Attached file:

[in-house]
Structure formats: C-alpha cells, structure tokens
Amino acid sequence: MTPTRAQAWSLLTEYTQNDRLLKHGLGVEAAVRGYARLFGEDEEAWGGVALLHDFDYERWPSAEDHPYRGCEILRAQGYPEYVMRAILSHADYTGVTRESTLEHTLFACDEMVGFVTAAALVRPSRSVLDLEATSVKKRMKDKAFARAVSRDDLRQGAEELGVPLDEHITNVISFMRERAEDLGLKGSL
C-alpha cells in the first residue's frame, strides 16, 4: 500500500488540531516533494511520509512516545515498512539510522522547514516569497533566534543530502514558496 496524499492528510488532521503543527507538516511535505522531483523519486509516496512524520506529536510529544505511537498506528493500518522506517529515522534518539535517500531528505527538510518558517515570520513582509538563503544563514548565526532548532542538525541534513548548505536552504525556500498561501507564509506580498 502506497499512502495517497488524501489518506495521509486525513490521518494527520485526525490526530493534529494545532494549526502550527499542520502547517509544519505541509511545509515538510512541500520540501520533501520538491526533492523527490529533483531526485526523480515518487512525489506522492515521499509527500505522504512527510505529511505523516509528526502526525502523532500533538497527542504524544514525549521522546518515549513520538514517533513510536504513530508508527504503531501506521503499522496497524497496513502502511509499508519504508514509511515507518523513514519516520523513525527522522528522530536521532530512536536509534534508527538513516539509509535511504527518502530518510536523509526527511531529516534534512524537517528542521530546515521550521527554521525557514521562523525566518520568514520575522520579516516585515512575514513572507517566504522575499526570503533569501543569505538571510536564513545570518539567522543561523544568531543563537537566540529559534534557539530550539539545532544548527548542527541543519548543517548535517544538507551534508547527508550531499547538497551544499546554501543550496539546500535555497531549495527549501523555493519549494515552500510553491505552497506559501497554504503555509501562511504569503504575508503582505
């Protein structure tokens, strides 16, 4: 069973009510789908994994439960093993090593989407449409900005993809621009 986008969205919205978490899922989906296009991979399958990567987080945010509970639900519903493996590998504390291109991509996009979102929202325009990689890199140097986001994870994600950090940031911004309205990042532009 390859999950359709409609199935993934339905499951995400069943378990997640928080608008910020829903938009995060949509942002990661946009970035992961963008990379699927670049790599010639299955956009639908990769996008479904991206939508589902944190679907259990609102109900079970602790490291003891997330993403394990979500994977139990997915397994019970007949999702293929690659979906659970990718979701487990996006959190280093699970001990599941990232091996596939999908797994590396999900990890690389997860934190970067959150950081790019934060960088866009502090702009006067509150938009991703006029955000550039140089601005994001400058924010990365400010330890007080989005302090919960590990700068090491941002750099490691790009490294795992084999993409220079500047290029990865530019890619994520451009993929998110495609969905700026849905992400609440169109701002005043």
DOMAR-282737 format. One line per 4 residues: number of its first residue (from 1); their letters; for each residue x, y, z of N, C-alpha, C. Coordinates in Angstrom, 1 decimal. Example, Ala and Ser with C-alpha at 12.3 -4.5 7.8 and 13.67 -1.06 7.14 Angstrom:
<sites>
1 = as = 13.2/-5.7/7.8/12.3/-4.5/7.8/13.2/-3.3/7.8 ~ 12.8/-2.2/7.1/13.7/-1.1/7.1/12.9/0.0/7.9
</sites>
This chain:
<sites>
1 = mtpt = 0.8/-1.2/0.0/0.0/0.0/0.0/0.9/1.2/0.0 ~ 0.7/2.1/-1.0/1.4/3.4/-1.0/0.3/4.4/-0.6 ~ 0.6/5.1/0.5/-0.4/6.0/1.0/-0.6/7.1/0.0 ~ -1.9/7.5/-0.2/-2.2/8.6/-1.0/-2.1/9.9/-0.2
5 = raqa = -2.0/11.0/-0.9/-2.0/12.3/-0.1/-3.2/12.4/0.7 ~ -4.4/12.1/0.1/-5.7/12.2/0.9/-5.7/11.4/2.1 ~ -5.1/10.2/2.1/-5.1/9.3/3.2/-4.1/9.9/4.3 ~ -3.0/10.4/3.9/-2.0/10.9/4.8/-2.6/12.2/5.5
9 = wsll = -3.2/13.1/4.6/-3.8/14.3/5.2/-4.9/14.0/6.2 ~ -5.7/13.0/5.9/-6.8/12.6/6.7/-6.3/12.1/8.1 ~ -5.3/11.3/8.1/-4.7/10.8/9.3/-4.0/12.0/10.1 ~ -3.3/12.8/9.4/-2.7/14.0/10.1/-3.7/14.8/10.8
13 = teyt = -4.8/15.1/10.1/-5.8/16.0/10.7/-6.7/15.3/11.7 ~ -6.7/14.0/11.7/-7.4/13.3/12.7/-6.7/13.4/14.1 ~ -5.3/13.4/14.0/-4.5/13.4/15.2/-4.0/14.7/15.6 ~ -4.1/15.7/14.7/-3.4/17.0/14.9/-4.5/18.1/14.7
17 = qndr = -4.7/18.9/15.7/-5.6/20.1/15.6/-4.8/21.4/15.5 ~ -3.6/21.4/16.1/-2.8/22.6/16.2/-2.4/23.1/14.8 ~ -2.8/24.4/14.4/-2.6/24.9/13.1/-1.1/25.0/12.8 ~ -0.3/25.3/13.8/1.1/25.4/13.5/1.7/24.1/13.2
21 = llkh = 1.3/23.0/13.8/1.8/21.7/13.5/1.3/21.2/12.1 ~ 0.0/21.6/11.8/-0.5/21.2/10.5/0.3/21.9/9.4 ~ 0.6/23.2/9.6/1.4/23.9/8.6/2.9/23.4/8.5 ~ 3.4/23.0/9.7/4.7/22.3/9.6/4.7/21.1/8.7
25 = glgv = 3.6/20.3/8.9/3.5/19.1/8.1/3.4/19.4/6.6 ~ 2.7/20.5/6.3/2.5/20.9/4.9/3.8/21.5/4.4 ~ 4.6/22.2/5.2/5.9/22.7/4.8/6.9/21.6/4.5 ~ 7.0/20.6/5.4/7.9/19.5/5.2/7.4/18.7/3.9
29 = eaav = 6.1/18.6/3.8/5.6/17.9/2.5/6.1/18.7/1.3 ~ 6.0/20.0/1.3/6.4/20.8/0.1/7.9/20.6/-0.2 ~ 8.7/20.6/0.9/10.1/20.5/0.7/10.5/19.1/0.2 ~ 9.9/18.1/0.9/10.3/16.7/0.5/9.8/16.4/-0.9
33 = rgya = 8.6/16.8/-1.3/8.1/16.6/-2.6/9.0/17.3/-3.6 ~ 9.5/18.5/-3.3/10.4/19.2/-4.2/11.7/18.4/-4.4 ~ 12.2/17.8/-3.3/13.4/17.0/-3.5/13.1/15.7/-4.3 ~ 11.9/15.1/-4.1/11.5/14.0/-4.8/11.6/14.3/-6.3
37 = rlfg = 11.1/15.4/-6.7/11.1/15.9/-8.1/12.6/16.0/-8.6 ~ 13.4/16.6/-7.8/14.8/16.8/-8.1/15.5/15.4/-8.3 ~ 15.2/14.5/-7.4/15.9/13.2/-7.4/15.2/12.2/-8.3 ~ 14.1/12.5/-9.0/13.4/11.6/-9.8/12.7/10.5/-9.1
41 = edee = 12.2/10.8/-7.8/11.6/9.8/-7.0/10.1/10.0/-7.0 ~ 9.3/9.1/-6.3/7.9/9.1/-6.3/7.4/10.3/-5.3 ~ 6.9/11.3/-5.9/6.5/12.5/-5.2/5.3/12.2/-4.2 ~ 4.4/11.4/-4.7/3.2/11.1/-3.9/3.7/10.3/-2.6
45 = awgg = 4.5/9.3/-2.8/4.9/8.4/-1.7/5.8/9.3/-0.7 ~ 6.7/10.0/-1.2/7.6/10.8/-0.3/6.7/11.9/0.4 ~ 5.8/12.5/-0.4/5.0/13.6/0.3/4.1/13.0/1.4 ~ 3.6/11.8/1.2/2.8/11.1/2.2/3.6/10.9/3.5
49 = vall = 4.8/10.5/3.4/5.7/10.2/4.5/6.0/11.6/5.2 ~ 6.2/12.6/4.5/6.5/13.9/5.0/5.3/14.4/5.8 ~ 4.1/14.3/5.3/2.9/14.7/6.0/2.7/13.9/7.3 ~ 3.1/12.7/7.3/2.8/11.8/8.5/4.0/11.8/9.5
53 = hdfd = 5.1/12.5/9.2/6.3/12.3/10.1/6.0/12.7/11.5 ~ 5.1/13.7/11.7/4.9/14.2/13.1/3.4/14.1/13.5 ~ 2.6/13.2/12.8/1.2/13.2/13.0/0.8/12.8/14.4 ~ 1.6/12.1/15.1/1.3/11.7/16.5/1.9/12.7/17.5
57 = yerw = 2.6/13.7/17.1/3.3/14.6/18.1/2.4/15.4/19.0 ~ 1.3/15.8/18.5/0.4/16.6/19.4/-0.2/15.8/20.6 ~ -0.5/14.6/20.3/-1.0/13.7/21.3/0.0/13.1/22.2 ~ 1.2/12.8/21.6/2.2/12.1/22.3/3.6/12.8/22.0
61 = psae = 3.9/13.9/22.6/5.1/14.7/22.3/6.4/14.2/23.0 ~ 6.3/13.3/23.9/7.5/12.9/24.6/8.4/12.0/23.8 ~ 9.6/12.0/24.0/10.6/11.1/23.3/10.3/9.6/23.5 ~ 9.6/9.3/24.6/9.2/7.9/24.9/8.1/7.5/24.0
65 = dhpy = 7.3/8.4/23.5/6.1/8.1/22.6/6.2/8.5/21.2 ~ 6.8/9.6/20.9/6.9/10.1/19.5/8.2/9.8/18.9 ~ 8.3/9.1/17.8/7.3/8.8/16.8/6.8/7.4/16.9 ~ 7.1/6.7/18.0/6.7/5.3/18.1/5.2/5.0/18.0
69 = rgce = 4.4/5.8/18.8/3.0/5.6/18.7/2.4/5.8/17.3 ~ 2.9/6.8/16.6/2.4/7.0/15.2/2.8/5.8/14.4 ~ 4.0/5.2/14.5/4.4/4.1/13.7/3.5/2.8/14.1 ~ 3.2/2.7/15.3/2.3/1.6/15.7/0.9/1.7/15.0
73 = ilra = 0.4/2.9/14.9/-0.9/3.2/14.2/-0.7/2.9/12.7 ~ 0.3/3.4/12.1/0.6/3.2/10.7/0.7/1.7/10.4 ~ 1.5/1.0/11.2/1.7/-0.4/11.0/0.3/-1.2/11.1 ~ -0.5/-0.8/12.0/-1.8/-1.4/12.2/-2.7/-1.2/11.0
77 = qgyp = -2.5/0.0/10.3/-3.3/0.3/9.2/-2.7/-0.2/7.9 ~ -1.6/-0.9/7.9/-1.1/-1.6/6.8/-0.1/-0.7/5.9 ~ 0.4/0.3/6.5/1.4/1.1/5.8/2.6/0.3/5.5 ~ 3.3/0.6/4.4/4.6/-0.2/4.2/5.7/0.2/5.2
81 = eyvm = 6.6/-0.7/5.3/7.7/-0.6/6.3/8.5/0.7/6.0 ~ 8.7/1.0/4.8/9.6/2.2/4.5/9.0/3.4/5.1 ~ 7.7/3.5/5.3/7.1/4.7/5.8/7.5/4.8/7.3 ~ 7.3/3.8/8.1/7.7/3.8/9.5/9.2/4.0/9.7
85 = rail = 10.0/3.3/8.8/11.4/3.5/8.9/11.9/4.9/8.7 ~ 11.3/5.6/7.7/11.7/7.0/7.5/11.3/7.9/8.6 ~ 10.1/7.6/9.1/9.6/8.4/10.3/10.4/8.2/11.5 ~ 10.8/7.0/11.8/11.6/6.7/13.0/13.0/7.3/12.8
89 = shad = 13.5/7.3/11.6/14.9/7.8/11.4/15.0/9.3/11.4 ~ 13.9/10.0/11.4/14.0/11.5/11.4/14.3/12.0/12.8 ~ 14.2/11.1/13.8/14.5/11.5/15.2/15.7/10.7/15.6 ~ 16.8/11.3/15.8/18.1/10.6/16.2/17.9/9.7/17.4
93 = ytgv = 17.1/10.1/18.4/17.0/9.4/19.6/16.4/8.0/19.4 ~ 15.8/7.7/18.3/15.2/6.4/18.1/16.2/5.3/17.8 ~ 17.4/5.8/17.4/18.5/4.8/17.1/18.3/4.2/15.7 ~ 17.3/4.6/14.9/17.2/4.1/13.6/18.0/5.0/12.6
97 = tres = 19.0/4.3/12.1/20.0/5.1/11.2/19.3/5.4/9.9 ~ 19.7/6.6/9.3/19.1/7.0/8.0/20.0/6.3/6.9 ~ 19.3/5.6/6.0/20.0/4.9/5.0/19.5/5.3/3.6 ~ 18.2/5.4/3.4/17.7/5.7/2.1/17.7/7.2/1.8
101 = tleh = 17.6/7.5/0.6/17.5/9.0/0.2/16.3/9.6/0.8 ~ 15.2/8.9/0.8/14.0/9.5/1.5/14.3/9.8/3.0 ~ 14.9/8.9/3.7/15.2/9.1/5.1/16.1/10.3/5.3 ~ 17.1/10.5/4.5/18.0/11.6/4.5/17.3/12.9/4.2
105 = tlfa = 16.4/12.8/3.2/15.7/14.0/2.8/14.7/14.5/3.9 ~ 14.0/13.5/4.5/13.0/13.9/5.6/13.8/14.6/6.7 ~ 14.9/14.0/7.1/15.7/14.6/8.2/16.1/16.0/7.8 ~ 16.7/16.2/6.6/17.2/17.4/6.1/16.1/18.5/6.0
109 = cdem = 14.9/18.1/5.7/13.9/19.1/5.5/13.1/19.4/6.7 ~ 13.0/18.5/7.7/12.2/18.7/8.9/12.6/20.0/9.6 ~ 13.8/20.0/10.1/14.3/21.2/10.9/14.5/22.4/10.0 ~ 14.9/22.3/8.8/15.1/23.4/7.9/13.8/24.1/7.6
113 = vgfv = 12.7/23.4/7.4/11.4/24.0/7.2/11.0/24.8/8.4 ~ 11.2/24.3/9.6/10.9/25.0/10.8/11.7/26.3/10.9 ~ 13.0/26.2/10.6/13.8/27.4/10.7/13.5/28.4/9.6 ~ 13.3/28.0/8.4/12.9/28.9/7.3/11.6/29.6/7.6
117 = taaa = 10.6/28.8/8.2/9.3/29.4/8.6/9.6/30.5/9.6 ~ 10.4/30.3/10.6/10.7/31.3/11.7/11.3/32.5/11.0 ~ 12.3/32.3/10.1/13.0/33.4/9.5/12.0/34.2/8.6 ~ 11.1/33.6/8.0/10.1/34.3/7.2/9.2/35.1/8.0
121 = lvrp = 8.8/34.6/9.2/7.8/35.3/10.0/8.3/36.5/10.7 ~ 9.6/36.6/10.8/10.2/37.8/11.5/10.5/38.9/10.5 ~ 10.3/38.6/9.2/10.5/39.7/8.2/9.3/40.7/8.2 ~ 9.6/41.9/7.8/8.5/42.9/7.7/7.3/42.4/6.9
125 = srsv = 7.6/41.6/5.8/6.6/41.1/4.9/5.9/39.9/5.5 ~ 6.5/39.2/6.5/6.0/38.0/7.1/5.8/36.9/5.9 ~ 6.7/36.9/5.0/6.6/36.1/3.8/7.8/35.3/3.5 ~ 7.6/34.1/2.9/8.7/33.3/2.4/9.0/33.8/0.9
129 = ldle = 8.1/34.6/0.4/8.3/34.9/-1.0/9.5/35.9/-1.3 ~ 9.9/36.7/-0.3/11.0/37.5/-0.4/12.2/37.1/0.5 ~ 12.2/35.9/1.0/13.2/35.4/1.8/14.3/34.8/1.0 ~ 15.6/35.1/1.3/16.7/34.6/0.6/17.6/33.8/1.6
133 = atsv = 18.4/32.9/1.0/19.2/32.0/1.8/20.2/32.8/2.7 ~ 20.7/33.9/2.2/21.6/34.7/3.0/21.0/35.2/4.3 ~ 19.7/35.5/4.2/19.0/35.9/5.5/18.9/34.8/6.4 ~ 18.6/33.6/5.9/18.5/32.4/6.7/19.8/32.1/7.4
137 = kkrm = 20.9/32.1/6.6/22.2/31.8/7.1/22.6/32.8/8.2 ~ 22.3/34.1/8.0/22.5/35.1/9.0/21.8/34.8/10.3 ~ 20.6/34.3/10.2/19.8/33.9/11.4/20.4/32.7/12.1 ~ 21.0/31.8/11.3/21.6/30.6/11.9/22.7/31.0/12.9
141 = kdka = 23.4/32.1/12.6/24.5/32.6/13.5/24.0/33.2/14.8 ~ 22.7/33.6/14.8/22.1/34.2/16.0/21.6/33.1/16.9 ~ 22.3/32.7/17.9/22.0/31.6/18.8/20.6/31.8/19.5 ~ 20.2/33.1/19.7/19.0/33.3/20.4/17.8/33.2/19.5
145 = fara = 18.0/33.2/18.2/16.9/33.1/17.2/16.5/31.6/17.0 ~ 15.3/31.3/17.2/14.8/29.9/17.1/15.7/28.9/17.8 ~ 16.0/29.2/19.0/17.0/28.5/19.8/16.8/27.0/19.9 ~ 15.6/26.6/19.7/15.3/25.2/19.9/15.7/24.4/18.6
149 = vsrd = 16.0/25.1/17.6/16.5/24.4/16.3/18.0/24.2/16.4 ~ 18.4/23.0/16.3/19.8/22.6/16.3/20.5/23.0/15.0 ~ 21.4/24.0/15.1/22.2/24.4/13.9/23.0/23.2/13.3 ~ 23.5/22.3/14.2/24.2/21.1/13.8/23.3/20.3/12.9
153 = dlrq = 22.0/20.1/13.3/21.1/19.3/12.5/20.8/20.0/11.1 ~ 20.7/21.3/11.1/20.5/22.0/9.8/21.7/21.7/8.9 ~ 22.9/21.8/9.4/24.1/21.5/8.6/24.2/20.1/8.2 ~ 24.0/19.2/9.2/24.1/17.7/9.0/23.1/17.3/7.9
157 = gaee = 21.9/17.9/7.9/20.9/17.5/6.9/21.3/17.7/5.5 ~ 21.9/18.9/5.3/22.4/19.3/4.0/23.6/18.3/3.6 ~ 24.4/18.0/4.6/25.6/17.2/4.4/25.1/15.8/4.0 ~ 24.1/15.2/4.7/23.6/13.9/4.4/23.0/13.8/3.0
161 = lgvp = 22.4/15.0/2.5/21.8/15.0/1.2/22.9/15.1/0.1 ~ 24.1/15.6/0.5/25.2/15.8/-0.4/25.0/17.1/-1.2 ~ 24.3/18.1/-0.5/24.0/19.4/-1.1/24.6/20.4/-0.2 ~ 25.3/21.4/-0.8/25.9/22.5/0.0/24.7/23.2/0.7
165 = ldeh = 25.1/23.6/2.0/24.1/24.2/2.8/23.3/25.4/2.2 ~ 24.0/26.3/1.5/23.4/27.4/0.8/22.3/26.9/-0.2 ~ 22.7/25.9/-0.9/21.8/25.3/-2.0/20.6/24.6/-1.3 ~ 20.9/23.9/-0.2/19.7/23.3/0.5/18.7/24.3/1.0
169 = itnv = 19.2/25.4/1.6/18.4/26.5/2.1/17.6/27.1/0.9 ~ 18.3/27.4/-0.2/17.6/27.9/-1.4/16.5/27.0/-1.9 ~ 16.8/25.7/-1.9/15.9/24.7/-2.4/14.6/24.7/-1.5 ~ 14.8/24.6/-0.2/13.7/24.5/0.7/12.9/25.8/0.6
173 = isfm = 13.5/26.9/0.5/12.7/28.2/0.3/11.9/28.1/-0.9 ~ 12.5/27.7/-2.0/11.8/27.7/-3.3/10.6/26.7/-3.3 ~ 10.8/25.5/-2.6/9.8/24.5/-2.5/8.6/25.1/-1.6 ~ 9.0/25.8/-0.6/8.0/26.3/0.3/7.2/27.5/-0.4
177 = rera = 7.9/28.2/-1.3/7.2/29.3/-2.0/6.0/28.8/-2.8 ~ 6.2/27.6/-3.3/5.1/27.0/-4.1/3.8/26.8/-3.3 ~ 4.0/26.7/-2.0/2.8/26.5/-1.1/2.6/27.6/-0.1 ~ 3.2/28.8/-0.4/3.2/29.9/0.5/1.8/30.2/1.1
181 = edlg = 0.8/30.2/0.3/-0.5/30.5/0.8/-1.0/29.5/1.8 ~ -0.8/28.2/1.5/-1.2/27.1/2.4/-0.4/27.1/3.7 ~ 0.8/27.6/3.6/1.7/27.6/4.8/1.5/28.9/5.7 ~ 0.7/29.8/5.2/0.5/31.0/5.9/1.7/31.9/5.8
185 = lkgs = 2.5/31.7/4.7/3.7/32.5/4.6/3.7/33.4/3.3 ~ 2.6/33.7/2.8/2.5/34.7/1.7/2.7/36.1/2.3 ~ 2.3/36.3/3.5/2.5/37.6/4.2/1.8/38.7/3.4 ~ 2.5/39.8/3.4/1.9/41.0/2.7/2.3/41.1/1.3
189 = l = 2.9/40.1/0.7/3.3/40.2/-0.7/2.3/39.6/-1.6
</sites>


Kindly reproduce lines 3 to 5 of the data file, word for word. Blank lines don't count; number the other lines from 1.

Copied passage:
Amino acid sequence: MTPTRAQAWSLLTEYTQNDRLLKHGLGVEAAVRGYARLFGEDEEAWGGVALLHDFDYERWPSAEDHPYRGCEILRAQGYPEYVMRAILSHADYTGVTRESTLEHTLFACDEMVGFVTAAALVRPSRSVLDLEATSVKKRMKDKAFARAVSRDDLRQGAEELGVPLDEHITNVISFMRERAEDLGLKGSL
C-alpha cells in the first residue's frame, strides 16, 4: 500500500488540531516533494511520509512516545515498512539510522522547514516569497533566534543530502514558496 496524499492528510488532521503543527507538516511535505522531483523519486509516496512524520506529536510529544505511537498506528493500518522506517529515522534518539535517500531528505527538510518558517515570520513582509538563503544563514548565526532548532542538525541534513548548505536552504525556500498561501507564509506580498 502506497499512502495517497488524501489518506495521509486525513490521518494527520485526525490526530493534529494545532494549526502550527499542520502547517509544519505541509511545509515538510512541500520540501520533501520538491526533492523527490529533483531526485526523480515518487512525489506522492515521499509527500505522504512527510505529511505523516509528526502526525502523532500533538497527542504524544514525549521522546518515549513520538514517533513510536504513530508508527504503531501506521503499522496497524497496513502502511509499508519504508514509511515507518523513514519516520523513525527522522528522530536521532530512536536509534534508527538513516539509509535511504527518502530518510536523509526527511531529516534534512524537517528542521530546515521550521527554521525557514521562523525566518520568514520575522520579516516585515512575514513572507517566504522575499526570503533569501543569505538571510536564513545570518539567522543561523544568531543563537537566540529559534534557539530550539539545532544548527548542527541543519548543517548535517544538507551534508547527508550531499547538497551544499546554501543550496539546500535555497531549495527549501523555493519549494515552500510553491505552497506559501497554504503555509501562511504569503504575508503582505
């Protein structure tokens, strides 16, 4: 069973009510789908994994439960093993090593989407449409900005993809621009 986008969205919205978490899922989906296009991979399958990567987080945010509970639900519903493996590998504390291109991509996009979102929202325009990689890199140097986001994870994600950090940031911004309205990042532009 390859999950359709409609199935993934339905499951995400069943378990997640928080608008910020829903938009995060949509942002990661946009970035992961963008990379699927670049790599010639299955956009639908990769996008479904991206939508589902944190679907259990609102109900079970602790490291003891997330993403394990979500994977139990997915397994019970007949999702293929690659979906659970990718979701487990996006959190280093699970001990599941990232091996596939999908797994590396999900990890690389997860934190970067959150950081790019934060960088866009502090702009006067509150938009991703006029955000550039140089601005994001400058924010990365400010330890007080989005302090919960590990700068090491941002750099490691790009490294795992084999993409220079500047290029990865530019890619994520451009993929998110495609969905700026849905992400609440169109701002005043």